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  • Jared Huizenga

Where the X-Men are Going They Don’t Need Roads

Time travel in movies is nothing new.

At the end of 1985’s “Back to the Future,” Dr. Emmett Brown famously told Marty McFly that where they were going (30 years into the future) they “didn’t need roads” before flying off in a souped-up DeLorean.

Time travel plays a major role in the latest chapter in Marvel Studios’ and 20th Century Fox’s most recent foray into the X-Men saga “Days of Future Past.”

But for these mutants to bend the laws of space and time they don’t need a 1980s sports car, just the mutant powers of a couple of members.

In “Days of Future Past,” the X-Men of the future (2023) are fighting a war they can’t win – in the form of an army of robots known as Sentinels, which are targeting – and eliminating – humans and mutants alike.

A small group of mutants, led by Professor Charles Xavier (Patrick Stewart), Erik Lehnsherr/Magneto (Ian McKellen) and Kitty Pryde (Ellen Page) decide the only way to defeat the Sentinels and ensure Earth’s survival is to go back to 1973 and stop them before they can start.

To do so, they must use Kitty’s ability to project someone’s consciousness back in time … think of it as a mental flux capacitor.

The problem? The return trip would be too taxing for most to recover from. In fact, the only one physically capable of doing so is Wolverine (Hugh Jackman).

Wolverine travels to 1973 and recruits the younger versions of Professor X (James McAvoy), Hank McCoy/Beast (Nicholas Hoult) and Magneto (Michael Fassbender) to help him track down and stop Mystique (Jennifer Lawrence) from killing Bolivar Trask (Peter Dinklage, Tyrion Lannister in “Game of Thrones”), the scientist who created the Sentinels and whose murder set forth the chain of events that led to the future war.

If he’s successful, the timeline will change and only Wolverine will remember the future. If not, humanity will surely crumble at the feet of the seemingly undefeatable robots.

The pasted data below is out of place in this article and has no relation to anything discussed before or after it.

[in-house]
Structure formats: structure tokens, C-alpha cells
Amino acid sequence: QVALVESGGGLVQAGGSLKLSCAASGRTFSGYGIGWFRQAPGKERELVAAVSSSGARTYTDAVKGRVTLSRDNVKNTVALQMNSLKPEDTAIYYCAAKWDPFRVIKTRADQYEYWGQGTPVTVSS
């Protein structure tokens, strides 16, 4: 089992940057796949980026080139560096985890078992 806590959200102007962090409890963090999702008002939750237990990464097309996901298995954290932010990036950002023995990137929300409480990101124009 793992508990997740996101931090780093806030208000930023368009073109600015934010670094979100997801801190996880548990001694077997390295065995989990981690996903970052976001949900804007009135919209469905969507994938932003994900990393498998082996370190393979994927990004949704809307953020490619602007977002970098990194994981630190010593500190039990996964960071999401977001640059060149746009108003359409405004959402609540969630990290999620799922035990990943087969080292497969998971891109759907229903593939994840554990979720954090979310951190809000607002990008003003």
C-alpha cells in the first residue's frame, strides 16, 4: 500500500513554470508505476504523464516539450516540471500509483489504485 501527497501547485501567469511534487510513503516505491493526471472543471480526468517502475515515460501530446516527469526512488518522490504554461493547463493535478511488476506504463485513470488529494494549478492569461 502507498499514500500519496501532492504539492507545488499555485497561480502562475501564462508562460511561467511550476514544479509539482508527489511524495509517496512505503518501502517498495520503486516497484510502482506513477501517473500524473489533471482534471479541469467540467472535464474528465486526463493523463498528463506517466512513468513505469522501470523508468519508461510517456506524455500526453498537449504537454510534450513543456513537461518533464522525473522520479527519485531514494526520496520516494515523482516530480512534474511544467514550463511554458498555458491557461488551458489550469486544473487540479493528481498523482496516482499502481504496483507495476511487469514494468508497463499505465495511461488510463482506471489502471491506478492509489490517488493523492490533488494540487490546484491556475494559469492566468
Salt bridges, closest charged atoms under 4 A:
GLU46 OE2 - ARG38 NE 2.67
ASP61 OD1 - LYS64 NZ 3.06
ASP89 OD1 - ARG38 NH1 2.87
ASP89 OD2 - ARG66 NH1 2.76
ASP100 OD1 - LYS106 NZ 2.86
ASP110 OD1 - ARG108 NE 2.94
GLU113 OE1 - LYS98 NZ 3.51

He must also contend with Magneto and Mystique drifting toward their respective dark sides and the undetermined amounts of time in the future that a) Kitty can keep his consciousness in the past and b) the Sentinels find them again.

There is virtually nothing to dislike about “Days of Future Past” – the acting is top-notch, the cuts between future scenes and past scenes are seamless and the lines aren’t at all blurred and the story is interesting, engaging and unlike anything we’ve seen from the franchise in the past.

The film also serves as sequels to both 2006’s “X-Men: The Last Stand” and 2011’s “X-Men: First Class,” which means we get to see our favorite old and young X-Men on screen together for the first time … although the newer cast members (McAvoy, Lawrence, etc.) are featured far more prominently than the old ones (most notably Halle Berry’s Storm who has but a couple of lines of dialogue and Anna Paquin’s Rogue, who was all but cut from the film).

But I think the thing I appreciate most about the X-Men movies – especially in the case of “Days of Future Past” – is that while the action and special effects are there, it’s simply used as a device to help move the story along, rather than be the story as has been the case in other recent “comic movies” (I’m looking at you, “Amazing Spider-Man 2”).

After more than 50 years (51+ to be exact), thousands of comics, nearly 30 video games, multiple animated series and 7 movies, it seems the X-Men are only getting stronger … “Days of Future Past” is the prime example of that.

★★★★ ½ of ★★★★★

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